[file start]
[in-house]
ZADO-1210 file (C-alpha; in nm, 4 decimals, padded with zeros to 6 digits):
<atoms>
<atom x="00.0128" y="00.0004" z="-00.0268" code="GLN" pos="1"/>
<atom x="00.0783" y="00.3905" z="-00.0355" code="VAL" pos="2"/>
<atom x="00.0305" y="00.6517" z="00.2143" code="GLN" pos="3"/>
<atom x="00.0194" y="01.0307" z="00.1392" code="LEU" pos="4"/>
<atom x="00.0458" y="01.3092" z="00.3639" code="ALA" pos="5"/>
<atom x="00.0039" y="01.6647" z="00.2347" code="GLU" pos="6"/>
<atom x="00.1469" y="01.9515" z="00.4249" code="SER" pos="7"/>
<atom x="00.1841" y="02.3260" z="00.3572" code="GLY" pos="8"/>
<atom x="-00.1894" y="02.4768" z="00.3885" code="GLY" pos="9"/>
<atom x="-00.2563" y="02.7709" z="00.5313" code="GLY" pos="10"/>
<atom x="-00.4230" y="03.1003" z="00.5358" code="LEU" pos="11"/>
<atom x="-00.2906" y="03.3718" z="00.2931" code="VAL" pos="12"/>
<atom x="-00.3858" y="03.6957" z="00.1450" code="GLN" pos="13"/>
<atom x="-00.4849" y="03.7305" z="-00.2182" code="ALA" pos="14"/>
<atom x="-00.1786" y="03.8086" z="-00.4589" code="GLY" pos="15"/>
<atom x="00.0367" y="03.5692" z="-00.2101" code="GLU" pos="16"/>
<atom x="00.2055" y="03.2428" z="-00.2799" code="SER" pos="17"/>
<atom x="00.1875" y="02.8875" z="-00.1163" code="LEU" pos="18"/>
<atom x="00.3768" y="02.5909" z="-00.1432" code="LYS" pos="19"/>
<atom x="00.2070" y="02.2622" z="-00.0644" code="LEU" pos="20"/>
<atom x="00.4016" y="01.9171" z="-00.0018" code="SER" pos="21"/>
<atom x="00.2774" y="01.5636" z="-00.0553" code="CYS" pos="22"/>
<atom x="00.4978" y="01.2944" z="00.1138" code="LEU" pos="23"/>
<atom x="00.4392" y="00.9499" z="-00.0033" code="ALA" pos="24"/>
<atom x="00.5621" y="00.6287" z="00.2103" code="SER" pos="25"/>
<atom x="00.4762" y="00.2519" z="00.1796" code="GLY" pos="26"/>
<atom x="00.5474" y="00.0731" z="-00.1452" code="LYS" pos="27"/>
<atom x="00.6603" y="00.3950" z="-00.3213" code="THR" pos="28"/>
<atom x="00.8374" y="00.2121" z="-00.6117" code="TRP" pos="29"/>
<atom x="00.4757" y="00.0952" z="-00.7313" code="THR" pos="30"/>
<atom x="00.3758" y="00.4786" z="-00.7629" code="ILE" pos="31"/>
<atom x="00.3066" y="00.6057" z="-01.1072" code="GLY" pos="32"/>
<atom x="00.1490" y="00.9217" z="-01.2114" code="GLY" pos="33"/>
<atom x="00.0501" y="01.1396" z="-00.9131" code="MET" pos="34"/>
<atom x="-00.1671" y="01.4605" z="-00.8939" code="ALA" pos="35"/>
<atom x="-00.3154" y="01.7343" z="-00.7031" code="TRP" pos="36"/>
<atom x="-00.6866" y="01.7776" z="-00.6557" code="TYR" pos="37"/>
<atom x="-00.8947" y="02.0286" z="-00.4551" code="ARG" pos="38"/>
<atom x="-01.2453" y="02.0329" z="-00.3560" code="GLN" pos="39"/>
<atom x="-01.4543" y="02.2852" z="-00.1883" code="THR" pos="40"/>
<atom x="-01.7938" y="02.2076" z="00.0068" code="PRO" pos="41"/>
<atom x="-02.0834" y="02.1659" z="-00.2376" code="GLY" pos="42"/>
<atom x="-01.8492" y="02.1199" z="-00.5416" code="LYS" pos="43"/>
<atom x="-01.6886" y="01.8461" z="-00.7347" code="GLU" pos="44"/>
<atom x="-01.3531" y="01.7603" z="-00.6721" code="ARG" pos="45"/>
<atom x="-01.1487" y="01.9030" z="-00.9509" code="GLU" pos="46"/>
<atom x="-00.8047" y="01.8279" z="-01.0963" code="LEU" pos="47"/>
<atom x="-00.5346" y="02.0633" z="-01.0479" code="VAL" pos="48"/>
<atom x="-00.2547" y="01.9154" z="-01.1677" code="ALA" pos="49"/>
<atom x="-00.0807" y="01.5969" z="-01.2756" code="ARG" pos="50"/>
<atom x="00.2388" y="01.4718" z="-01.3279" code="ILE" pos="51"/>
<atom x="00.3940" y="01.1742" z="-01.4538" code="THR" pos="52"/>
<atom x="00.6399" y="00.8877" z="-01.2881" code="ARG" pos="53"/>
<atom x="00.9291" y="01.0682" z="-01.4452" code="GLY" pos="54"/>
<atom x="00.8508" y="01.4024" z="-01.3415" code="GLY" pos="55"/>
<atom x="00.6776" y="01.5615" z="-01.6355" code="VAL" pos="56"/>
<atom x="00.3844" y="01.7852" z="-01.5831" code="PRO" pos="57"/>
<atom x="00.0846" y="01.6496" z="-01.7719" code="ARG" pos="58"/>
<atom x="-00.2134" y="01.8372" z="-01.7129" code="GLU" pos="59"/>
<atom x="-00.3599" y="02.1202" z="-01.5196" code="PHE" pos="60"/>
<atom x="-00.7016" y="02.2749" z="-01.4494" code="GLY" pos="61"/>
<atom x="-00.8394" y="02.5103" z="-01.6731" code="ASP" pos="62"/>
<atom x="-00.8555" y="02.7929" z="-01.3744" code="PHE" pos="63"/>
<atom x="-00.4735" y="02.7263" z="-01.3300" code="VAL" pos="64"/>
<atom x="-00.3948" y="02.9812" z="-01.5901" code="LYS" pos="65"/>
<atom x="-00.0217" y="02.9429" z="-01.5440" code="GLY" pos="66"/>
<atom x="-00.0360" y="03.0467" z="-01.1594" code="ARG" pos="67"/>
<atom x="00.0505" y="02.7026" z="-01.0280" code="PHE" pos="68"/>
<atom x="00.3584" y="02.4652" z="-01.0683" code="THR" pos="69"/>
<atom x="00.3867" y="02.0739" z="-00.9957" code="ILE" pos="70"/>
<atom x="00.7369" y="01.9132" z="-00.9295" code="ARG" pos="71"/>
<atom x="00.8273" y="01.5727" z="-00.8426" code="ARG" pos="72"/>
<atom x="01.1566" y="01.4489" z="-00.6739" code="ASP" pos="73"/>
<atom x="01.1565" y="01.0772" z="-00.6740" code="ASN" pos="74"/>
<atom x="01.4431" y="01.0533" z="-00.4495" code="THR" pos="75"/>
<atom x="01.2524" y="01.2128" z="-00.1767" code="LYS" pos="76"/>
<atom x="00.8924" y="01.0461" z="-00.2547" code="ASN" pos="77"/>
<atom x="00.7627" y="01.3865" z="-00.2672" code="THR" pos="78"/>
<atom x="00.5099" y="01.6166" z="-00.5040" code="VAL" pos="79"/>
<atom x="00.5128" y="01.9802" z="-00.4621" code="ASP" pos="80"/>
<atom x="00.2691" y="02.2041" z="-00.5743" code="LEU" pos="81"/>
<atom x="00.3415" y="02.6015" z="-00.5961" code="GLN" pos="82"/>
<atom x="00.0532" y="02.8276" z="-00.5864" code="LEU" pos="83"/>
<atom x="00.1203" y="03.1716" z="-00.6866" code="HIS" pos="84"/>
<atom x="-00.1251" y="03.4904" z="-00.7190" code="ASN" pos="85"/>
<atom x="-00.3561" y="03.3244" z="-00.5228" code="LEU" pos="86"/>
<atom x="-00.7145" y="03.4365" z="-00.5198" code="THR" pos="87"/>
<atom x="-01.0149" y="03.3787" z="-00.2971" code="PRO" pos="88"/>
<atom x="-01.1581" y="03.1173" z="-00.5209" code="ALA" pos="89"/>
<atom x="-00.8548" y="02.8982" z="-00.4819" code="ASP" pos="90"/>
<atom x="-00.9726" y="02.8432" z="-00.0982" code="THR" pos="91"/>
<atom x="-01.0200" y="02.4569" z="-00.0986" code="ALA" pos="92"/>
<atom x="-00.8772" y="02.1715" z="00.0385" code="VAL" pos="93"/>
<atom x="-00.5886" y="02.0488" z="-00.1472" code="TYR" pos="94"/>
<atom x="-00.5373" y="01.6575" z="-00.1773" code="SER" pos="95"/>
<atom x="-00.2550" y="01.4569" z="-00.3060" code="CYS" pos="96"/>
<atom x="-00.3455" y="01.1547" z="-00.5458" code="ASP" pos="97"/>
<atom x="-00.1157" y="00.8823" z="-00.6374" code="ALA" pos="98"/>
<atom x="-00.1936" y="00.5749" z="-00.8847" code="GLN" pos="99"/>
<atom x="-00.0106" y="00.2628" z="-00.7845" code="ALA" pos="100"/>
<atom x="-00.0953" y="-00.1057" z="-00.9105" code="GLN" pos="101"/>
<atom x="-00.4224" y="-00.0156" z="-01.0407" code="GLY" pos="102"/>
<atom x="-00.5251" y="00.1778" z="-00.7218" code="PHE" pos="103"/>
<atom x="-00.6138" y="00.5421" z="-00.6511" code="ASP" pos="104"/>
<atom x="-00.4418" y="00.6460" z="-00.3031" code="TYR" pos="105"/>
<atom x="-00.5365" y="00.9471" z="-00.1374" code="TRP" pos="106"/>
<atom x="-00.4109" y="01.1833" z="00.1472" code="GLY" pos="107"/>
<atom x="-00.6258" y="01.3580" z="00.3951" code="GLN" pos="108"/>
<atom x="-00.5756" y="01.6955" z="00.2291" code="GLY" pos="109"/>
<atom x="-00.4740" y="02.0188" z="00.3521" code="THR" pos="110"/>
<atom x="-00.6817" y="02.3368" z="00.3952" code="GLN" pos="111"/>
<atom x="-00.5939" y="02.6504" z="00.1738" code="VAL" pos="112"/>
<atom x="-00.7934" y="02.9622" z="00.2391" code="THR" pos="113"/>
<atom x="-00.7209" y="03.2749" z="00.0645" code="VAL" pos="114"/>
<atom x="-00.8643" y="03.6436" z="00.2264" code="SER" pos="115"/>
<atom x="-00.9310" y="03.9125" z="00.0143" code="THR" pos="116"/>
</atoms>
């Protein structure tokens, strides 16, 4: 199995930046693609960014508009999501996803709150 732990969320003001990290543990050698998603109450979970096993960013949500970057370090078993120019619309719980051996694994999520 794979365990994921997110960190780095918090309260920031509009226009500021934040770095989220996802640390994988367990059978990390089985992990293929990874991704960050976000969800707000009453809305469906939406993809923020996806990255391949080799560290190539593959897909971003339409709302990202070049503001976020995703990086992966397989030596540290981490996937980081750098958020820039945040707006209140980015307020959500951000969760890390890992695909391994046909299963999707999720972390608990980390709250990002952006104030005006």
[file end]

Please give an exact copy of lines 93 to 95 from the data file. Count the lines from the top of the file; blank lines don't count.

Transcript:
<atom x="-00.8548" y="02.8982" z="-00.4819" code="ASP" pos="90"/>
<atom x="-00.9726" y="02.8432" z="-00.0982" code="THR" pos="91"/>
<atom x="-01.0200" y="02.4569" z="-00.0986" code="ALA" pos="92"/>